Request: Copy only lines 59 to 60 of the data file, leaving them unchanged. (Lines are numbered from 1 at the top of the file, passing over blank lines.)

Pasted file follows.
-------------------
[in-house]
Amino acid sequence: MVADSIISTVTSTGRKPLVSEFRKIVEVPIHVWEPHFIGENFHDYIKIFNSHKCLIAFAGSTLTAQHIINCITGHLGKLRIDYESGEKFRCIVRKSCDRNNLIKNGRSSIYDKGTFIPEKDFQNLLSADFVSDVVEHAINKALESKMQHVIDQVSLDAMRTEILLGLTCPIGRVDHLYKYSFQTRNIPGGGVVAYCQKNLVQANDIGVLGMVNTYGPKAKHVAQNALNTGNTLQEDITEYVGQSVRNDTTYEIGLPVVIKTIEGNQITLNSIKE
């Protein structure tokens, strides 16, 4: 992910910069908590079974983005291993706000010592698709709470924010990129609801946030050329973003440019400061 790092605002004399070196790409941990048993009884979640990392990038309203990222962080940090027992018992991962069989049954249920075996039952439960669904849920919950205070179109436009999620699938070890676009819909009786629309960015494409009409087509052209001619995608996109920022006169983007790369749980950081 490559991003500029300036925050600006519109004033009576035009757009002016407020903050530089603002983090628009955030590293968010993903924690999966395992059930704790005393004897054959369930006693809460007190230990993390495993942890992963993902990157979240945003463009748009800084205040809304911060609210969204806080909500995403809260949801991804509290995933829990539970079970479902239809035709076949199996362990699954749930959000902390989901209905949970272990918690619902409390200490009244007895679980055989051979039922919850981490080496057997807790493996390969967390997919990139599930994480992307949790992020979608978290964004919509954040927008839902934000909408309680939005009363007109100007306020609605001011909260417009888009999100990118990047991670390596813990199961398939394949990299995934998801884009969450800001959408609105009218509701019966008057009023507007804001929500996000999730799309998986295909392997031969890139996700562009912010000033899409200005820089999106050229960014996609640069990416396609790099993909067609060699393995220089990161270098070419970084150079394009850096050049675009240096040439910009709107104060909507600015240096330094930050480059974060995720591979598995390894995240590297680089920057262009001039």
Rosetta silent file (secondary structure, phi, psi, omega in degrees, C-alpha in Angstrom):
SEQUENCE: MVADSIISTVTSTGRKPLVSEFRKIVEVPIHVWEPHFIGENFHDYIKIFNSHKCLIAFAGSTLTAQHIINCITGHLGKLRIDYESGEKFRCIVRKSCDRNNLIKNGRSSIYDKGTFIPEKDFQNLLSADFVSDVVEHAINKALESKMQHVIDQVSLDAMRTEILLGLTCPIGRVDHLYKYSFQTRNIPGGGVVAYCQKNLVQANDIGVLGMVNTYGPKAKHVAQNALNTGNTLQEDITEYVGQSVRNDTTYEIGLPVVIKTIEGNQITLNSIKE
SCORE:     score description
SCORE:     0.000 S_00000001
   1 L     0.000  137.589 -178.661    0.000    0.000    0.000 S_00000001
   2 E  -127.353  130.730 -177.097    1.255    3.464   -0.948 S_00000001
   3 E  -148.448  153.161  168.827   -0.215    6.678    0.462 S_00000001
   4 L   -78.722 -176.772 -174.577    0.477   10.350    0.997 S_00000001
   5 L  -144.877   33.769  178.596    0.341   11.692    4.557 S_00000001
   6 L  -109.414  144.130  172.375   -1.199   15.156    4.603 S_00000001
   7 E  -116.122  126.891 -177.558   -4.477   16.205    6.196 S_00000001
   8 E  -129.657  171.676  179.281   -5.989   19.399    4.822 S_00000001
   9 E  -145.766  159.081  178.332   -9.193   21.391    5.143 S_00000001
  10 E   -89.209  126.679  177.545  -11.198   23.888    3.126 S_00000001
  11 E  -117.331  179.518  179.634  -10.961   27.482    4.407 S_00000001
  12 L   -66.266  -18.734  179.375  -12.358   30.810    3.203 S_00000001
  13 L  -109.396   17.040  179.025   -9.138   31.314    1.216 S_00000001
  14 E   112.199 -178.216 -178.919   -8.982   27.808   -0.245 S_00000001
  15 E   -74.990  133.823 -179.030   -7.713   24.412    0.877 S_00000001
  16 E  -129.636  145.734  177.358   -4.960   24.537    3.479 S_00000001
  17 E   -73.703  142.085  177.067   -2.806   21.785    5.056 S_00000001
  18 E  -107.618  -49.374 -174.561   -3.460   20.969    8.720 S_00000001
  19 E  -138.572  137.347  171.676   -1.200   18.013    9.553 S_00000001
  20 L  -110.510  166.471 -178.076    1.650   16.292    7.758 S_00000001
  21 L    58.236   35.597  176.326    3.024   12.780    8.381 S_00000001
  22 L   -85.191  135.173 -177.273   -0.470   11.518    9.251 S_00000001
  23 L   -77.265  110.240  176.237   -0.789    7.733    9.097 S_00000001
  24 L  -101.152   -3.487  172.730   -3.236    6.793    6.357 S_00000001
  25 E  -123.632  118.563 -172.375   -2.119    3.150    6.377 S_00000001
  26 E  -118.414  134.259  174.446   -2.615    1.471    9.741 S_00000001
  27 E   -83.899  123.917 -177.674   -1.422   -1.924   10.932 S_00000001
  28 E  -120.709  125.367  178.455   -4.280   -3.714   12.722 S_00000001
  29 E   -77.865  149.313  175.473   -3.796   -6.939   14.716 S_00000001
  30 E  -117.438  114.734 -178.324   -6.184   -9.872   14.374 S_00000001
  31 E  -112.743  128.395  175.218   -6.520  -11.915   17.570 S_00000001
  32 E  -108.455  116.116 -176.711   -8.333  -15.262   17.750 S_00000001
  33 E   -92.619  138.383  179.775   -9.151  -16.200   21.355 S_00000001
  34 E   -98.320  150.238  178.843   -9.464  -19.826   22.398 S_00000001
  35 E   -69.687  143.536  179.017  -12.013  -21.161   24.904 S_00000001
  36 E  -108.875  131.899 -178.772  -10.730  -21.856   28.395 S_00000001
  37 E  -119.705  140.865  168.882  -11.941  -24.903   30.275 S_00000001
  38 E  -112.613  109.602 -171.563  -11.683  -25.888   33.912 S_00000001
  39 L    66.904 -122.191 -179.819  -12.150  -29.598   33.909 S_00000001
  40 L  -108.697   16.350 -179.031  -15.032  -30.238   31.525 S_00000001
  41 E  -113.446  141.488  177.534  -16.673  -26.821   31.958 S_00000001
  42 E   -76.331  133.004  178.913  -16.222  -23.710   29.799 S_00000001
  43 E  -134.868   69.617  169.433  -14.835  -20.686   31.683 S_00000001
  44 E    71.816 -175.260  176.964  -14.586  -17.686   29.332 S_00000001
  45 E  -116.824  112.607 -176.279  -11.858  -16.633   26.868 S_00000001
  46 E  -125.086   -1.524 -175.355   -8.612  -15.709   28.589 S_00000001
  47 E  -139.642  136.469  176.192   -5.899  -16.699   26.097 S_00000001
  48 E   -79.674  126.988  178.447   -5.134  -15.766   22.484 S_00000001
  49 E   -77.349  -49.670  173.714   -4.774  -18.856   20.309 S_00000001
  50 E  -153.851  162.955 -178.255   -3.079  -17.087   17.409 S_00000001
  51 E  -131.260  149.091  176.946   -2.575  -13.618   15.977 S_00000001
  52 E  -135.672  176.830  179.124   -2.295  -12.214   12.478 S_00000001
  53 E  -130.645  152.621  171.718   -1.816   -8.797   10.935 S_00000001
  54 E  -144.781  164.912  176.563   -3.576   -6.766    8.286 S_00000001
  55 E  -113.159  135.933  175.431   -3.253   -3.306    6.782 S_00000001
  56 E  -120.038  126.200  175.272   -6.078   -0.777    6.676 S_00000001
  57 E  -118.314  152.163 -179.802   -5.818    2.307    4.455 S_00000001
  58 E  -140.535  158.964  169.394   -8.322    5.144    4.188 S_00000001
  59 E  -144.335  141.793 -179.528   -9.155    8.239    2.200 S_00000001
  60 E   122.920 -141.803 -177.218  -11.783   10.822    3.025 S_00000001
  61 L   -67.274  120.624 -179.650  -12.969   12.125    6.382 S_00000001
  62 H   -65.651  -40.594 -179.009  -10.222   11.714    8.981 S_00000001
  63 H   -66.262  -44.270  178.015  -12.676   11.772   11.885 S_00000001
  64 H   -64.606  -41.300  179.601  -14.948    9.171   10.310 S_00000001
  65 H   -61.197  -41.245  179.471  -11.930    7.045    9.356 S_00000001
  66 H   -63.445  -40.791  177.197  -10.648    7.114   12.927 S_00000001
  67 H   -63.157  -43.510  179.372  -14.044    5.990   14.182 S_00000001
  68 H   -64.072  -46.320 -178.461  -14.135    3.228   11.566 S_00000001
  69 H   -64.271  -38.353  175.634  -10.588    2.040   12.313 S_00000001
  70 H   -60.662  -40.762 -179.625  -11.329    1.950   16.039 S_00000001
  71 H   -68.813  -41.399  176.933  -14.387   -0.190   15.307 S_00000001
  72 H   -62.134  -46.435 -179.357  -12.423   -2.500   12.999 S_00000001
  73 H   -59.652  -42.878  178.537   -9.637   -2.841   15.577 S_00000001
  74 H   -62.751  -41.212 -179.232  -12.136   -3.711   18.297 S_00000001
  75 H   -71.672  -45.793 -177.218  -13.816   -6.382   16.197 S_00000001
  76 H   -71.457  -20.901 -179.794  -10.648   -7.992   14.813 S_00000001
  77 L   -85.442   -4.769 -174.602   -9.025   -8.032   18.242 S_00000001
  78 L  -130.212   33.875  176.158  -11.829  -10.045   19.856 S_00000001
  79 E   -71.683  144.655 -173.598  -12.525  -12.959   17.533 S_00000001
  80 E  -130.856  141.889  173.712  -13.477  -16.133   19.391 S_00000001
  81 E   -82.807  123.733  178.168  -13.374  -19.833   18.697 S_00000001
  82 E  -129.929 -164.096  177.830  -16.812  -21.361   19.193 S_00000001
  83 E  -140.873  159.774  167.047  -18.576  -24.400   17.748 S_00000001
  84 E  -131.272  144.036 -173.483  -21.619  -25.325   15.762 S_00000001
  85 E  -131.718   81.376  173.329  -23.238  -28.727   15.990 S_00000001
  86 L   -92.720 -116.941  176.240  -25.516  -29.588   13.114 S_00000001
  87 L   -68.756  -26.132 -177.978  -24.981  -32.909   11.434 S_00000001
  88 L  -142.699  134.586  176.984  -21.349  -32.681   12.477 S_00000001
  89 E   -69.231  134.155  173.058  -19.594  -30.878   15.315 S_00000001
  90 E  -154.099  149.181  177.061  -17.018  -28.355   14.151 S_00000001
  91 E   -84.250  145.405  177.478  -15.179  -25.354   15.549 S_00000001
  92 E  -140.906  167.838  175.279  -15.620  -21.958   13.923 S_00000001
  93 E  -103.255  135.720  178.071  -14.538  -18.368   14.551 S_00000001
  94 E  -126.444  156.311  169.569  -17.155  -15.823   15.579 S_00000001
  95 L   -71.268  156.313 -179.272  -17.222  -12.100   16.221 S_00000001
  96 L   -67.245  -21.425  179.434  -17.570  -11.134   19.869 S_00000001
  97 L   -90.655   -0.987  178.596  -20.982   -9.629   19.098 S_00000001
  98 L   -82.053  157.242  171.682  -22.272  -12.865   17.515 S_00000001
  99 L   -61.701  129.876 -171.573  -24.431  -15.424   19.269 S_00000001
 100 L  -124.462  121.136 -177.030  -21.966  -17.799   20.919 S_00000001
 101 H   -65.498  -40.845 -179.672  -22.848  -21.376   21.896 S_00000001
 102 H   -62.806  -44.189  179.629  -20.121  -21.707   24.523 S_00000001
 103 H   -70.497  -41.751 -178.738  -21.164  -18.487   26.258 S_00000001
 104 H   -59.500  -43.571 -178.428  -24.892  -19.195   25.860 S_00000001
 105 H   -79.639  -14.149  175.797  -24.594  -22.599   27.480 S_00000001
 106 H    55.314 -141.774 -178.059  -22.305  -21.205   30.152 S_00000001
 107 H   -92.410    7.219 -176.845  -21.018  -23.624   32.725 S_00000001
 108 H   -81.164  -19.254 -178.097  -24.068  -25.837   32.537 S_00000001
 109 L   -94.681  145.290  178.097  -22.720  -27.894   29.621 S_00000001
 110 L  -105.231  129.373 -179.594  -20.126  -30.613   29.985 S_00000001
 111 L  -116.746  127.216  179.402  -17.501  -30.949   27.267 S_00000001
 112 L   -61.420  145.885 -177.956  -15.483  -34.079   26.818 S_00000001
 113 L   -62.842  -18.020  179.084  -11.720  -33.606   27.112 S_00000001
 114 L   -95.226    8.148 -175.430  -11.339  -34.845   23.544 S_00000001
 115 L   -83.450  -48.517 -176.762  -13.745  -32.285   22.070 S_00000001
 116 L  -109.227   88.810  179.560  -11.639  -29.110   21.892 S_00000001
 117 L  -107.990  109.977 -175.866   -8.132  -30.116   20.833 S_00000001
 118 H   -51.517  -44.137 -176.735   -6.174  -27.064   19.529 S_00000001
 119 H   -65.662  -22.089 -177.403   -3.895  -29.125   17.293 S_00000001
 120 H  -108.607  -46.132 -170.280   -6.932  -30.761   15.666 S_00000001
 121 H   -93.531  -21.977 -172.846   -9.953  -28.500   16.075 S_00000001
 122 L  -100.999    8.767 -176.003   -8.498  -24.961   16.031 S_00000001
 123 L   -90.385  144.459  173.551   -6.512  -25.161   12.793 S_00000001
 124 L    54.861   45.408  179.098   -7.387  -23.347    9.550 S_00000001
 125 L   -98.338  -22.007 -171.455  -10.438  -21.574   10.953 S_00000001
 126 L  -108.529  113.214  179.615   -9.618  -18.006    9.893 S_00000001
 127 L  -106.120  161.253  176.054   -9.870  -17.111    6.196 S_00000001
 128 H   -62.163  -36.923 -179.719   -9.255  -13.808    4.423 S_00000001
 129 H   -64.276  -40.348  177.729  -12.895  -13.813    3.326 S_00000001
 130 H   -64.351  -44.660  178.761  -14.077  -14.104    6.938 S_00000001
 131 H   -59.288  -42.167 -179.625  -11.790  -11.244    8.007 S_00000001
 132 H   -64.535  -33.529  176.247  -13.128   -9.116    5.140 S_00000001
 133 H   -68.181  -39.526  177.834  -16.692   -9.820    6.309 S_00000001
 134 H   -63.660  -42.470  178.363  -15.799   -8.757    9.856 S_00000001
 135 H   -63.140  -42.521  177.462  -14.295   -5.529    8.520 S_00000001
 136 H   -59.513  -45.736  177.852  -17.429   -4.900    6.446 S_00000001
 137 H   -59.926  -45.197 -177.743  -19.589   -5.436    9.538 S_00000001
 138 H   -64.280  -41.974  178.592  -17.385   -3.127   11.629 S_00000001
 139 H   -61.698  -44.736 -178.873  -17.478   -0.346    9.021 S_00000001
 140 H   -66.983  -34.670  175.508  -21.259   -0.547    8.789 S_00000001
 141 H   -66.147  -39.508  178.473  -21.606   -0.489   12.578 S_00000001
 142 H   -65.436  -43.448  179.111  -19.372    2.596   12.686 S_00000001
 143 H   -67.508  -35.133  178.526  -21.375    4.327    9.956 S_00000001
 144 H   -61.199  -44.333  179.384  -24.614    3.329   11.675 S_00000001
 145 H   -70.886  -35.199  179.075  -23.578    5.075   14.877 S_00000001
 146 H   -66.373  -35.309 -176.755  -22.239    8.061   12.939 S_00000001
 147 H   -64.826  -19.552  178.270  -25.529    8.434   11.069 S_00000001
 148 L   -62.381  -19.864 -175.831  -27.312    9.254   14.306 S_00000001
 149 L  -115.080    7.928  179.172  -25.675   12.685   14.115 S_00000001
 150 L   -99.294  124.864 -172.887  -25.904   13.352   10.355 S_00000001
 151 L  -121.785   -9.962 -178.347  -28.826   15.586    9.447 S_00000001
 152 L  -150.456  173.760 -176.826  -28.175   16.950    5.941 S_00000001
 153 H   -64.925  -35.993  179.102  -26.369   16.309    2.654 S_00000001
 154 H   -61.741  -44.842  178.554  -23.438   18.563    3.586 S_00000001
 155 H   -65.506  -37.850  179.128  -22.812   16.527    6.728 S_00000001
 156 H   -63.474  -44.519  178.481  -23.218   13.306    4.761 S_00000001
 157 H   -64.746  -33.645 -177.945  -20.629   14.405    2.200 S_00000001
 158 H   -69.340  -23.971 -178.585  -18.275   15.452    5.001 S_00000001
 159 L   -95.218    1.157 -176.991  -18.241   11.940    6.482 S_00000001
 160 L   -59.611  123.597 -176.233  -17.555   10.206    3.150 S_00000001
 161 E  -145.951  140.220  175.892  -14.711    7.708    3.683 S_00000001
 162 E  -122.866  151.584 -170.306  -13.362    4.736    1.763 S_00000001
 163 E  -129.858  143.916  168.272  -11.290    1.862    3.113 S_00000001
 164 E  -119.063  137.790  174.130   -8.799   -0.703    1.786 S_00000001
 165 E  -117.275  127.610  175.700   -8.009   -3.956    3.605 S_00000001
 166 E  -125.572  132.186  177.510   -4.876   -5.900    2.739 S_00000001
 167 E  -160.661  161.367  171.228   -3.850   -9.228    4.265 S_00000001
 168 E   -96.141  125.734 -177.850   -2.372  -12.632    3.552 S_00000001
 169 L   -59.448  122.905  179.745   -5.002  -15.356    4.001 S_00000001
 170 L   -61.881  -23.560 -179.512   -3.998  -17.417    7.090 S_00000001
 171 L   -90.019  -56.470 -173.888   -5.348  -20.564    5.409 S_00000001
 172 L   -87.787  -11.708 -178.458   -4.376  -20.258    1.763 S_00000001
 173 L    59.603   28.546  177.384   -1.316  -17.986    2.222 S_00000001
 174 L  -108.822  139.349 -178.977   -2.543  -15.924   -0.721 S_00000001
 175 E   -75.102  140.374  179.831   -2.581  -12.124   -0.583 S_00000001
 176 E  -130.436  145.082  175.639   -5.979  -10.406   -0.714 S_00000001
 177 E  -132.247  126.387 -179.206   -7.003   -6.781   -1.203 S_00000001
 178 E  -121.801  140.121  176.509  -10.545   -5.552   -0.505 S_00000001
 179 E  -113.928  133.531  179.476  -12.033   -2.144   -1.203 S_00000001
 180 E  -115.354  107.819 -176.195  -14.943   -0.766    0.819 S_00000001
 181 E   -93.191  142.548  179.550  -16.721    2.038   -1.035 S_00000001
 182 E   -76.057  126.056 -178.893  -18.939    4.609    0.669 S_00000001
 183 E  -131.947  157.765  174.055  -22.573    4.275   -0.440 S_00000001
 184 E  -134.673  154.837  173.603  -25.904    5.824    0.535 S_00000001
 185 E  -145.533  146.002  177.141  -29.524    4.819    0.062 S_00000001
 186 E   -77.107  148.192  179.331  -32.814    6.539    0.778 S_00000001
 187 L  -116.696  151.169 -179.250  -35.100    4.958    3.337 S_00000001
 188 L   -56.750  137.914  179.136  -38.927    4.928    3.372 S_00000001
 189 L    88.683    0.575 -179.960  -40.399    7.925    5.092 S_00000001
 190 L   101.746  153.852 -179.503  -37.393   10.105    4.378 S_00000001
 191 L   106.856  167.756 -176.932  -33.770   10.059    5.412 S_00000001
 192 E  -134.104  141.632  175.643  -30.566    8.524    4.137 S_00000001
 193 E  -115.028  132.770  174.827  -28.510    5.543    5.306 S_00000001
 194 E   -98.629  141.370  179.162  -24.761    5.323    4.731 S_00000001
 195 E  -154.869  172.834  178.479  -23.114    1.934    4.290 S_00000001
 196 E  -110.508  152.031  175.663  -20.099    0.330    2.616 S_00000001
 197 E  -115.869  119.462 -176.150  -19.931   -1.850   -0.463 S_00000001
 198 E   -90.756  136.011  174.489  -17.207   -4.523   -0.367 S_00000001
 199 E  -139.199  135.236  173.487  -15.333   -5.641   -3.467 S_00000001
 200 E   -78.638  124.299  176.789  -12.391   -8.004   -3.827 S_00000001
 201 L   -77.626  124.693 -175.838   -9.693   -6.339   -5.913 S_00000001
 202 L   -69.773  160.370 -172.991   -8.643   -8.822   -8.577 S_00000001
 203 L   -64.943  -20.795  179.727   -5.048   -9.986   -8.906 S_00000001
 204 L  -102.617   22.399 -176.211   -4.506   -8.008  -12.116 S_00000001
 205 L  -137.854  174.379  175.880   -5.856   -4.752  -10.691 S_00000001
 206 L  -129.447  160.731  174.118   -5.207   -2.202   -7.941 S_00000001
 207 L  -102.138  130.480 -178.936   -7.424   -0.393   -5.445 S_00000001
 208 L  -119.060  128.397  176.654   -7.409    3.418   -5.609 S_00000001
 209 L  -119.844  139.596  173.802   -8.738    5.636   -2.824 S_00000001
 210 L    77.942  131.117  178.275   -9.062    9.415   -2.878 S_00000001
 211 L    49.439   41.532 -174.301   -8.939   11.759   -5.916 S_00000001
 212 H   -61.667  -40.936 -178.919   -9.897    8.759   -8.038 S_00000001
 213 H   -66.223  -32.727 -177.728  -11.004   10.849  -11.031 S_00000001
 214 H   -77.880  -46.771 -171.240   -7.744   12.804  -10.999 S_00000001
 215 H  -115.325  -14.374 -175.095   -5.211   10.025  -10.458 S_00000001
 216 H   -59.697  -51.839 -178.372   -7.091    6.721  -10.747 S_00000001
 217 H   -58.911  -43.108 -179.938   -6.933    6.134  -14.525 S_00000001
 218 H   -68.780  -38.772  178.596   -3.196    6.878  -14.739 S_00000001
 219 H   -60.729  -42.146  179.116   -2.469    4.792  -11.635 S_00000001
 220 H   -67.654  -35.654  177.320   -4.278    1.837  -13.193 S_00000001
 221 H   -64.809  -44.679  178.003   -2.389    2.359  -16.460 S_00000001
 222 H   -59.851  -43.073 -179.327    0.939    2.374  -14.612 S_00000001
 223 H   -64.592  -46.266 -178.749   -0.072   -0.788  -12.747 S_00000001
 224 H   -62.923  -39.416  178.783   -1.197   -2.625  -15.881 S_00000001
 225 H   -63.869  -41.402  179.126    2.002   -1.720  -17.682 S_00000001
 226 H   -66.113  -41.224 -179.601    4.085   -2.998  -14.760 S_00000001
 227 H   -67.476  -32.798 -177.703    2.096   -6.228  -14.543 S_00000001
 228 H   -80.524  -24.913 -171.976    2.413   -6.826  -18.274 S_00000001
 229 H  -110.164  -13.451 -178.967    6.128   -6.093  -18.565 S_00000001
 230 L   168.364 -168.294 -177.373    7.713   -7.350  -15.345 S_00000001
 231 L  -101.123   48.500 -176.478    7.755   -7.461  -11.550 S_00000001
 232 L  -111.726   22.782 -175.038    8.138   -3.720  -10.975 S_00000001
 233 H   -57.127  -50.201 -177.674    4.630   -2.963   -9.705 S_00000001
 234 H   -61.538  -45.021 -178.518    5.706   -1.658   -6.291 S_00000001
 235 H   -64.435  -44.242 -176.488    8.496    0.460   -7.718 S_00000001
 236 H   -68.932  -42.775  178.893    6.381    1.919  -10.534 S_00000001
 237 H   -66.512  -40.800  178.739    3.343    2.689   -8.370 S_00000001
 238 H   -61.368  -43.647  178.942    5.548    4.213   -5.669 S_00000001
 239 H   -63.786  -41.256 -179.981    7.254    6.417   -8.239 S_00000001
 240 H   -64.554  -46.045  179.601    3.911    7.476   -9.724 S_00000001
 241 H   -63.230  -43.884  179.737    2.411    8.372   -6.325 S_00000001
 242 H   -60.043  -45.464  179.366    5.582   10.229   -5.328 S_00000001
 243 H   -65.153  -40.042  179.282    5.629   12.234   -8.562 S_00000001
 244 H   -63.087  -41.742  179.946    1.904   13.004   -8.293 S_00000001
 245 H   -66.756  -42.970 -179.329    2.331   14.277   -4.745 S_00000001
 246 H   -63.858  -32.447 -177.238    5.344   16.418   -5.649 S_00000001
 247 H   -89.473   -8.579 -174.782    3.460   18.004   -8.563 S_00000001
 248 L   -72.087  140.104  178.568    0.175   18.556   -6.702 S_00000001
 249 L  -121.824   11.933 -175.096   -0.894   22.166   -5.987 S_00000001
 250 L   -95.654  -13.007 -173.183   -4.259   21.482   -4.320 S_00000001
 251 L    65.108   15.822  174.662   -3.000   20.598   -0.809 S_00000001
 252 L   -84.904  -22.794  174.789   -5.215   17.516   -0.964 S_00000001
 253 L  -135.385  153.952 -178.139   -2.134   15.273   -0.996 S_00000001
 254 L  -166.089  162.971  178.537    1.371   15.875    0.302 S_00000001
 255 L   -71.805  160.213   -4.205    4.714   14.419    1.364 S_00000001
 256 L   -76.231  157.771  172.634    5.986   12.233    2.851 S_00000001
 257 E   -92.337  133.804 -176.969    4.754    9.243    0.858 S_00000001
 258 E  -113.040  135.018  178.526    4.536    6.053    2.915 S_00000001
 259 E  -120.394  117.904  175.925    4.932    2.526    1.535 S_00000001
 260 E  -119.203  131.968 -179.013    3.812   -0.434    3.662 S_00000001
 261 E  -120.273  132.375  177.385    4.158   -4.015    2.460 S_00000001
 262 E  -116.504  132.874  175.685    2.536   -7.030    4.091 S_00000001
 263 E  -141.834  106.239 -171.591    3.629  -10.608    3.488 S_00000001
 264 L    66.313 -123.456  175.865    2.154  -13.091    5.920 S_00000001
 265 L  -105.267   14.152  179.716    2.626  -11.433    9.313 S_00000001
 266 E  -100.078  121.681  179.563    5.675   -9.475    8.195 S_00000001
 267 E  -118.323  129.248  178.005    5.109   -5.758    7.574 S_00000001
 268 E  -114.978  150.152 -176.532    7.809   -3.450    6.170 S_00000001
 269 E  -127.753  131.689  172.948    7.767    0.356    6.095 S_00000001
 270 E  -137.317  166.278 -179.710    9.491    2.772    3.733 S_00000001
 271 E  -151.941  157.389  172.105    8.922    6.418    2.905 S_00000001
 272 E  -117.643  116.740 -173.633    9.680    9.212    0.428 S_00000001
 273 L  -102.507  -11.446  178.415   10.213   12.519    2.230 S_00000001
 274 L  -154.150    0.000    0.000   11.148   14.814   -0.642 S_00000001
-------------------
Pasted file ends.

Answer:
  52 E  -135.672  176.830  179.124   -2.295  -12.214   12.478 S_00000001
  53 E  -130.645  152.621  171.718   -1.816   -8.797   10.935 S_00000001